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No watering necessary with this book-page bouquet. Use a watercolor wash (mix watercolor paint with water) to paint cast-off pages. Let dry. Cut petal shapes from the paper and crinkle to make them more pliable, then straighten. To make a petal, pinch the bottom of the cutout piece to create a curved shape. Glue petals together. Let dry. Roll back the edges to open the bloom. Insert florist¿s wire into the bottom of the bloom for a stem. Secure with glue.
Linen cocktail napkins boost the sophistication factor at any party. No one has to know you crafted them for pennies apiece! Cut pieces of linen to 5x5 inches. Create fringe by pulling threads from each side until the fringe is 1/4 to 1/2 inch long, or use scissors to cut fringe. Give as is, or stack and glue several pieces together for added weight.
A plain tea-light holder gets an eclectic makeover with a strip of crumpled paper. Tie a piece of jute around the paper to add contrast and keep it in place. A simple wire looped around the rim and formed into a handle finishes the look. Make these candleholders in multiples for easy and scented gifts.
Cut a zinnia pattern to fit the center of a discount store glass plate. Brush decoupage medium on the underside of the plate's center and adhere the print face down. Add a felt round behind the paper print by using more adhesive. Customize the flower and color to fit the recipient's decor.
Nature's greenery makes for eco-chic art. Use small leaves to stamp a white mat board for a pretty picture frame. Place the leaf vein side up on a piece of scrap paper. Using a sponge, dab it with crafts paint until evenly coated. Flip the leaf over and push it against the mat board for natural stamps.
Upgrade a solid-color tote into a fashion statement with a flower pattern applied to image-transfer paper. Iron the image onto a piece of white cotton fabric. Cut out the image, leaving 1/4 inch all around for a seam allowance. Topstitch the sides and bottom of the pocket to the bag.
To make an ordinary square basket gift-worthy, drape two tea towels over the edges. The towels lay across each other, lining the inside. Add a grommet to each corner. Thread ribbon through each grommet, then tie the corners together so the liner fits snugly around the basket.
Give a book or journal serious personality with tea towels. Cut fabric so it's 2 inches taller than the book. Press top and bottom under 1/2 inch, repeat, then sew a 1/2-inch hem. Use scraps to make ties. For each tie, cut two 8x2-inch strips, place right sides together, and sew 1/2-inch hems along the two long sides and one short side. Clip the corners, turn right side out, press, and topstitch the edges. Pin two strips to one short side of the book cover 4 inches from the outside edges; sew. Fold sleeve over the book, then determine the best placement of the matching ties. Fold under raw edges of the ties, and sew in place.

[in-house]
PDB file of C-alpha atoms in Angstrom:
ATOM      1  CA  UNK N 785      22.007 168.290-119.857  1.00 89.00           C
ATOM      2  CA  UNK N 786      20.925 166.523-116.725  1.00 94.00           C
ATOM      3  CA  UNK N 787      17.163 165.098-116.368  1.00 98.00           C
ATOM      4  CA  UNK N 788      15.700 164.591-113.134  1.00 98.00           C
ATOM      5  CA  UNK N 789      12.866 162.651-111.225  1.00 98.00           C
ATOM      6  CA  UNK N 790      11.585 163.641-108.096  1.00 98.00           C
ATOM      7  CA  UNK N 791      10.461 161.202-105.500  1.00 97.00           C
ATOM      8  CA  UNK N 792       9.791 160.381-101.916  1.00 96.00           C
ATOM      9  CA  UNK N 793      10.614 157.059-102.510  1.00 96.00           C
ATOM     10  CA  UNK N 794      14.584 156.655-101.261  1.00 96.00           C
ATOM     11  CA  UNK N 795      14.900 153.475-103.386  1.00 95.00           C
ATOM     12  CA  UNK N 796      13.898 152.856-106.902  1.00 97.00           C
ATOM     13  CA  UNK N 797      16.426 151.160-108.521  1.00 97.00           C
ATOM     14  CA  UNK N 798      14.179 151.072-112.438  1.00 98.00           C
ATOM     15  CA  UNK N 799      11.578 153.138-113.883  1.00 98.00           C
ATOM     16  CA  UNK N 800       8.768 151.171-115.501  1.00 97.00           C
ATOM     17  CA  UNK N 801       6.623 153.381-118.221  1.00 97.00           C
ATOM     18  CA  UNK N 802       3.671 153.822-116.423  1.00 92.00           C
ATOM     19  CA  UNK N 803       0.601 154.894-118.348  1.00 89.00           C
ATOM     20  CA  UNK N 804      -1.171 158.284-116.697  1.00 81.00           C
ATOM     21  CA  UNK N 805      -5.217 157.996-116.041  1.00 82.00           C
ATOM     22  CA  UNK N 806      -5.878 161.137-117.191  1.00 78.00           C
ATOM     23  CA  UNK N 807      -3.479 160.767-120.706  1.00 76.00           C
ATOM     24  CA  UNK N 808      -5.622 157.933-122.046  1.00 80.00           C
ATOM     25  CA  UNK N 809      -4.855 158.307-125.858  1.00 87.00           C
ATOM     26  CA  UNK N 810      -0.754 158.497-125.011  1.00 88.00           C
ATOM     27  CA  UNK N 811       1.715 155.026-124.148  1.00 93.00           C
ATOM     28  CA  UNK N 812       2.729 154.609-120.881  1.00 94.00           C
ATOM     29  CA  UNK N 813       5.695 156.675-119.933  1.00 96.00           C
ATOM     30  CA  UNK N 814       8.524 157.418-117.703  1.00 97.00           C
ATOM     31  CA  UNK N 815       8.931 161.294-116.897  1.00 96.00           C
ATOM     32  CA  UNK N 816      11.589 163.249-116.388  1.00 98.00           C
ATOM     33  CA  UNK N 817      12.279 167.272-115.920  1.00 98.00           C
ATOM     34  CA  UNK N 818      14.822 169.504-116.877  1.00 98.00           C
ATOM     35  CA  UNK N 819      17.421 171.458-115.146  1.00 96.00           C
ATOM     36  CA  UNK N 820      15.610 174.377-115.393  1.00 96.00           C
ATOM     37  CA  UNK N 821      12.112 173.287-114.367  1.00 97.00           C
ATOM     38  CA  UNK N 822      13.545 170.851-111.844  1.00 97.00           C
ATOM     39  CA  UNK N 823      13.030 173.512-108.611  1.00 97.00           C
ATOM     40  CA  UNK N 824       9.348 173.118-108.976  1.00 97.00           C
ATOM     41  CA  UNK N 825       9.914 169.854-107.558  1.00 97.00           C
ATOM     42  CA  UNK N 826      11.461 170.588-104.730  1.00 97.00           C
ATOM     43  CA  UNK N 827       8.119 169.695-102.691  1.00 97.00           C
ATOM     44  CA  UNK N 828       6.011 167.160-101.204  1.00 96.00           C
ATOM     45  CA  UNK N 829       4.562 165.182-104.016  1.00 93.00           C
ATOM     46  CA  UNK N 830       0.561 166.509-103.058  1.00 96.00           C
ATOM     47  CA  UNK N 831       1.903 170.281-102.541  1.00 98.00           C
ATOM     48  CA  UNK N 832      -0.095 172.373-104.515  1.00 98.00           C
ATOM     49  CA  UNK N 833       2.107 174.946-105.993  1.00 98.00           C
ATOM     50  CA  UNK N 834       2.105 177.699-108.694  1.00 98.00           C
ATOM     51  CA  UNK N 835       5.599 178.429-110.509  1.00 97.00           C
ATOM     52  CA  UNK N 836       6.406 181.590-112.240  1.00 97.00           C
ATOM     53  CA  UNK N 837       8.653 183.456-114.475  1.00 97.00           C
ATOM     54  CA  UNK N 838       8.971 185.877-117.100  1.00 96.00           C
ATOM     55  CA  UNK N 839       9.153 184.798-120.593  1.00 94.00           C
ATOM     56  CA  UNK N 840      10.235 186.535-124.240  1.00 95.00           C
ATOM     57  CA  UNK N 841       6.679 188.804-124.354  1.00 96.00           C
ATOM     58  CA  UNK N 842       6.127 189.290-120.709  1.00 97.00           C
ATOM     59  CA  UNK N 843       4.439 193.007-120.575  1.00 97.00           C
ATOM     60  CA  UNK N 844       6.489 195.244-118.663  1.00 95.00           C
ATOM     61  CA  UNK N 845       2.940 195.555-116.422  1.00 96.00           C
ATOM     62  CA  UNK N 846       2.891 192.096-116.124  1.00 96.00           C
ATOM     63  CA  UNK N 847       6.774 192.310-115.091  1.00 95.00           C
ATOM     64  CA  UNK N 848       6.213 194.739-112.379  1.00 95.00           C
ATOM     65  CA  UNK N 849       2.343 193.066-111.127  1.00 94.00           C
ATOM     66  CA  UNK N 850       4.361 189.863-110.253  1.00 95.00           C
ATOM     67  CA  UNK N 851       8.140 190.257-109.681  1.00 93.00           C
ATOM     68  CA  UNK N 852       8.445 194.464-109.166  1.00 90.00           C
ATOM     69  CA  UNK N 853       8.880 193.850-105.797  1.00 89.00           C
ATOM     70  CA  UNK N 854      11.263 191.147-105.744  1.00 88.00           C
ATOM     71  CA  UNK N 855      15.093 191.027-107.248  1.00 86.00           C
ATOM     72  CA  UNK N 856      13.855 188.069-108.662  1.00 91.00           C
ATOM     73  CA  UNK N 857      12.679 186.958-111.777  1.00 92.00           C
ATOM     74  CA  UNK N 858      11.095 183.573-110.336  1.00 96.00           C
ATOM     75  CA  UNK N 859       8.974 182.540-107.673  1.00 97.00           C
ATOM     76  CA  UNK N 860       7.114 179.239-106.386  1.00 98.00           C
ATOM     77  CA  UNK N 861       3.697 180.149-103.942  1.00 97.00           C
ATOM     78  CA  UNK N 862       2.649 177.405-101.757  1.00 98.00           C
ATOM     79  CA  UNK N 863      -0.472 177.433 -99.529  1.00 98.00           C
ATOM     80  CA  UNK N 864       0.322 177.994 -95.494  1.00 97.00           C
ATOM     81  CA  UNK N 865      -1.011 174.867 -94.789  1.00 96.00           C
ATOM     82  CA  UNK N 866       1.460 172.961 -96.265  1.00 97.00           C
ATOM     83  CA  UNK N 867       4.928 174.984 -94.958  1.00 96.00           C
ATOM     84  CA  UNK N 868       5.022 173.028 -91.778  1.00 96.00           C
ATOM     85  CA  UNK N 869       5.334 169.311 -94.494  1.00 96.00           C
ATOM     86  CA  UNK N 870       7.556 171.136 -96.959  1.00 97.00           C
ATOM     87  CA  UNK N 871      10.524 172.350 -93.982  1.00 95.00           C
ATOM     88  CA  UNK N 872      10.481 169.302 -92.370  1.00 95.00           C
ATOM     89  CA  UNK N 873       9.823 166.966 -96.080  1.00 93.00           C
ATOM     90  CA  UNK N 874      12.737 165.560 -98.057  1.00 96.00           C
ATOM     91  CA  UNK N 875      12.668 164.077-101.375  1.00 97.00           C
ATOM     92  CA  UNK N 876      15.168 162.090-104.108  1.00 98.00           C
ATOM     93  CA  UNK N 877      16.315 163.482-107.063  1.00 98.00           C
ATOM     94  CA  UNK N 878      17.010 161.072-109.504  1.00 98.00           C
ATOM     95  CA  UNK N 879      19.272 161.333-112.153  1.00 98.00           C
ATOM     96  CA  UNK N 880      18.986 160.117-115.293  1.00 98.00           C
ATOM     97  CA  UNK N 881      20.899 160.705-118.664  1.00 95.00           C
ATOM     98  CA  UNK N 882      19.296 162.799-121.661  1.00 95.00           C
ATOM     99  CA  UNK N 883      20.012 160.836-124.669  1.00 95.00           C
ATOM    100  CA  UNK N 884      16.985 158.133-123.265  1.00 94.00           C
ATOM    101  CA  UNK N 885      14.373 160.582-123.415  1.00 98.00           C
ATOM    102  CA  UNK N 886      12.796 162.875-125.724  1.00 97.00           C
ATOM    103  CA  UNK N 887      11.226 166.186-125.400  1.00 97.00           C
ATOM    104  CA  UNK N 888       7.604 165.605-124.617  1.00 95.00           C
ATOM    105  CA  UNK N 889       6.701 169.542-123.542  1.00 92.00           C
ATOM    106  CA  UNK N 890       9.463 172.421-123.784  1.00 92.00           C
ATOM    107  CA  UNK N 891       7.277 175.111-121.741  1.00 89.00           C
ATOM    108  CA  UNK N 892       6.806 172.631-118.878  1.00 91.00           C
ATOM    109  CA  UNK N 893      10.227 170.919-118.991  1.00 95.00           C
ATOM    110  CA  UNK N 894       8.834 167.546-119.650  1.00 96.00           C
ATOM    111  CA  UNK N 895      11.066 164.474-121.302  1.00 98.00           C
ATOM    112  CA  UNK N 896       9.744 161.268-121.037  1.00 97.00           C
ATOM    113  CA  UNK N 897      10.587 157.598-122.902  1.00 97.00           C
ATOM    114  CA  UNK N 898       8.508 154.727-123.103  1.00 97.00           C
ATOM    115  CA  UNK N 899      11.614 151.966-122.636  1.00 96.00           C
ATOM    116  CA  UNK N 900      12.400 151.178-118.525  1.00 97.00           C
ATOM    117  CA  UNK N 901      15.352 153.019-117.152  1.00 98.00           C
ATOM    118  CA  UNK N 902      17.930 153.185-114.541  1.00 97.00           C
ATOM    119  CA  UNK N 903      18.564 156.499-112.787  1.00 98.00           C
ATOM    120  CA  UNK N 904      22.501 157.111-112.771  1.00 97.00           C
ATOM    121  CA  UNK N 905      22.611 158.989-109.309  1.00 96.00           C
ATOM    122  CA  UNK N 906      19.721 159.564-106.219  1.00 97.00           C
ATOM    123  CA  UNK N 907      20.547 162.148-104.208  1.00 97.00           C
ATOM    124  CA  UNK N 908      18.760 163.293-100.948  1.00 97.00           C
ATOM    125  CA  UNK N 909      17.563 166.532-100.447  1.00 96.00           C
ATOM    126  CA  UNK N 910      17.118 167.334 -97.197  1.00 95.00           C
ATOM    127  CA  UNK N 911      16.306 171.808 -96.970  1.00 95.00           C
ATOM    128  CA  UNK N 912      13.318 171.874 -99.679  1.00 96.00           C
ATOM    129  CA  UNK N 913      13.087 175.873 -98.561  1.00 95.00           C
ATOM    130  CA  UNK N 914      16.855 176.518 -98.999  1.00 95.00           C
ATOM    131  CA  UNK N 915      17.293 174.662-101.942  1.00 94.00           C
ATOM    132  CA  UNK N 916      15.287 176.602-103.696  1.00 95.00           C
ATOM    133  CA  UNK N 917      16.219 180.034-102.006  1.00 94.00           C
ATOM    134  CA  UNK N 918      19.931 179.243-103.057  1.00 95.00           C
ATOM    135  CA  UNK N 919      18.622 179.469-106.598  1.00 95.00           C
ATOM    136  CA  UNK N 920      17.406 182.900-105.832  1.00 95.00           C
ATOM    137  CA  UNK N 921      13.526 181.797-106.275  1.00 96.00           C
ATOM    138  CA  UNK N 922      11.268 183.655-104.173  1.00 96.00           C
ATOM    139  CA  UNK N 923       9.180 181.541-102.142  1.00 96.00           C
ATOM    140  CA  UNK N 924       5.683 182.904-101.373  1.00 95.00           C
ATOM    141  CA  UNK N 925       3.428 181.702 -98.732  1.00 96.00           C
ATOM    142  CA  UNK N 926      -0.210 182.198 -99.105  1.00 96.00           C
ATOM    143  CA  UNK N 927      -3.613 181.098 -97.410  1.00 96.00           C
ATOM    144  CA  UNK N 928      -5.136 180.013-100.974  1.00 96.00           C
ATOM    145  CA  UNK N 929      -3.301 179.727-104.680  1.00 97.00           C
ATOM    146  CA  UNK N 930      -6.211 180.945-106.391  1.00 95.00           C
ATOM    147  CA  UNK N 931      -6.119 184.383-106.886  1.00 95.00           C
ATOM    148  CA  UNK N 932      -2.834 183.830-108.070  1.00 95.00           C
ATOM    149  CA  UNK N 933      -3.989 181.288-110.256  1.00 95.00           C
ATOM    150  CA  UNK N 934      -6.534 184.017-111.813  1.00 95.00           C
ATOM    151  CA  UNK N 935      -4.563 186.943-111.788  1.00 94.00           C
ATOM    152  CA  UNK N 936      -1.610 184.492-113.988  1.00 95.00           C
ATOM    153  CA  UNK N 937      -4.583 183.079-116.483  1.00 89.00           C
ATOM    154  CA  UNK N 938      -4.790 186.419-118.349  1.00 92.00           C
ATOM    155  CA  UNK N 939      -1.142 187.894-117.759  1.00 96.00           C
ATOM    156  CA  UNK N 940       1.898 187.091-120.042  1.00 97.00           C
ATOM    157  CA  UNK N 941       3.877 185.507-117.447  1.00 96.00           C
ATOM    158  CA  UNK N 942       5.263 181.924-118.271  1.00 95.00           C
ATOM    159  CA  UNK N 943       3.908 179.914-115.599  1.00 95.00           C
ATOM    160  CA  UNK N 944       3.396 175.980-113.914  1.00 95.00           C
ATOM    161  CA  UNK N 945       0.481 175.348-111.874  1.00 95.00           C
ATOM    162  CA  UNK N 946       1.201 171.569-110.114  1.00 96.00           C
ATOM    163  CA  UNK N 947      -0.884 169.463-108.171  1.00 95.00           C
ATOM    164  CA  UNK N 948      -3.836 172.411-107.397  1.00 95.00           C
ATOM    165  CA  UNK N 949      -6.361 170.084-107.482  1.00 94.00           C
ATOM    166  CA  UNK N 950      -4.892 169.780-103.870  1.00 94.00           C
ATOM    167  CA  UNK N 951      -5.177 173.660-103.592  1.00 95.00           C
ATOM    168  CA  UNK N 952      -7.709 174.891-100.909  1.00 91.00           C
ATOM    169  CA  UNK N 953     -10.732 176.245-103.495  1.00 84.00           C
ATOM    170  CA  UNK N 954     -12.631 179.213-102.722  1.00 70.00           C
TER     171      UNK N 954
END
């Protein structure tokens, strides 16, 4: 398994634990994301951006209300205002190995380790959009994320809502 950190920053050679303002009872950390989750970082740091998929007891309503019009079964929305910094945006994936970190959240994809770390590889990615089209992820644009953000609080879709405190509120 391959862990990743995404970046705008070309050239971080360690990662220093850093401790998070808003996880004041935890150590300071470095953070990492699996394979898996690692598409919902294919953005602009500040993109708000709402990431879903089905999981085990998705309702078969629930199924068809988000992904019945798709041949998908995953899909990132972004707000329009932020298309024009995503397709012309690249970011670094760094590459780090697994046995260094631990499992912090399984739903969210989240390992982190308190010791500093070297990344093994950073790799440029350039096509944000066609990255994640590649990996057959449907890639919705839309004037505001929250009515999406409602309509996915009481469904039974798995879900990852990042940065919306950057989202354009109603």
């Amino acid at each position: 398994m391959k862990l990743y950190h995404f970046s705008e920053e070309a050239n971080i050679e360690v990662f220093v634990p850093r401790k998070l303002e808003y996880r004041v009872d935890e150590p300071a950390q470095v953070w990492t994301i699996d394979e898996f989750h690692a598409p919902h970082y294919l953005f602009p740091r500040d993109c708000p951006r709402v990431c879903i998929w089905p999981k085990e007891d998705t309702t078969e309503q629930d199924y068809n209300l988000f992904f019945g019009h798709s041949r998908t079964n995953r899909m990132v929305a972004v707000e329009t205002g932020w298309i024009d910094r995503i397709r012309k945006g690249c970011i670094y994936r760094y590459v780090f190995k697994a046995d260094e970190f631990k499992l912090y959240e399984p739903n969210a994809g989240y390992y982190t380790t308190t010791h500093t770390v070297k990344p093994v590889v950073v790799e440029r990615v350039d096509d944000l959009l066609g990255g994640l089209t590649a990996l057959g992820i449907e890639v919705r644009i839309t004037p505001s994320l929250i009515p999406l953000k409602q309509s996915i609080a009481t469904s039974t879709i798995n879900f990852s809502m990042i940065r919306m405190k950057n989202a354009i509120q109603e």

Gather inexpensive supplies--cardstock, photos, photo corners, and ribbon--for this easy-to-make card and frame combo. Cut a sheet of cardstock in half lengthwise, and tape ends together to make one long piece. Fold every 4 inches. Attach photos with photo corners. Punch a hole in the back and thread ribbon through to wrap around the booklet.
A clear flat storage container lined with colorful waxed paper offers the perfect nest for any home-baked treat. String buttons of various sizes, shapes, and colors onto a long piece of heavy waxed thread to make the button garland. Loop the thread through the buttonholes. Wrap the garland several times around the container, and tie the ends into a bow.
Jars make great gift containers. Discover dozens of things to wrap around them. Wrap with jute, banding, yarn, raffia, braid, ribbon, rope, embroidery floss, and torn fabric strips. Choose an adhesive that works for both glass and the decorative trim.
To show off bath salts in pretty glass containers, cut a square of cellophane, lay it flat, and sprinkle cut strips of crinkled paper in the middle. Set the bottle in the center of the cellophane and gather the sides. Tie a colored ribbon around the bottle's neck.
Perfect for candy lovers! Dress up a jar of candy with even more candy. Cut decorative paper into a rectangle long enough to cover the jar. Wrap it around the jar and secure with tape hidden between the two ends. Wrap red pull-and-peel candy around the jar over the paper. Tie the candy ends.